Fighting an eviction
What happens at the hearing
If there is a hearing, a Board member will listen to why your landlord wants to evict you and why you think you should not be evicted.
It is up to your landlord to prove to the Board that there is a legal reason to evict you. You have the right to question or challenge any witnesses or evidence your landlord brings to the hearing. And you have the right to speak and to bring your own evidence and witnesses.
Even if the Board member agrees that there is a legal reason to evict you, the member can still decide not to evict you. The Board member must always look at all the facts, for example, how being evicted would affect you or your family. The Board member must also look at whether your landlord has been following the law and the rental agreement.
In some situations, the Board must let you stay even if there is a legal reason to evict you. This applies if the Board member agrees that your landlord:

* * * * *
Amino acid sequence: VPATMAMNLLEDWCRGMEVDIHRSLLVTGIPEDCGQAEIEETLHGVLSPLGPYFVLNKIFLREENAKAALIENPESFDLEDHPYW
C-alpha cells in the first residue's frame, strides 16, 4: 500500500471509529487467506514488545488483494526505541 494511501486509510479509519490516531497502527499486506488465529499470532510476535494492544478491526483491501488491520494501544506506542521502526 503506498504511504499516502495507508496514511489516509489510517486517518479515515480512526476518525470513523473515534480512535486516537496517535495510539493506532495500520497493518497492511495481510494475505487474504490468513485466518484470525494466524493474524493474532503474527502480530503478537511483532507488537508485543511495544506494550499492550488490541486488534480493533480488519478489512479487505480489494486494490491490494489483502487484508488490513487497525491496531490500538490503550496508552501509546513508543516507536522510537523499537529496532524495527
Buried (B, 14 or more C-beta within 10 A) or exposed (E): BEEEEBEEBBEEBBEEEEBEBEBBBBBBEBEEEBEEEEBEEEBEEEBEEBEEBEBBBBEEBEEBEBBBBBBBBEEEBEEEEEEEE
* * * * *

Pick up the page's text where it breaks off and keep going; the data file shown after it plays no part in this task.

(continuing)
- has seriously failed to follow the law or the rental agreement, or
- is trying to evict you because you did something to protect your legal rights or because you have children.
So, at your hearing, make sure to tell the Board member everything that you want the member to think about when deciding whether to evict you. You might want to make notes and take them to the hearing so you can remember everything you want to say.
Key Point: To help you prove what you are saying, it is very important to bring evidence to your hearing, such as witnesses, photos, audio or video recordings, inspectors' reports, work orders, letters, or receipts.
If your landlord's application is about you owing rent and if the Board member decides that your landlord has not been following the law or the rental agreement, the member can also make orders to deal with those problems. For example, if the Board member decides that there are repair problems, the member could order your landlord to fix the problems or cancel some of the rent that you owe.
The Board will almost never cancel all the rent you owe. So, if you do owe rent, you should still try to suggest a payment plan that you think you will be able to follow.
The Board member will make a decision either at the end of the hearing or later. The Board will put this order in writing and send copies to you and your landlord.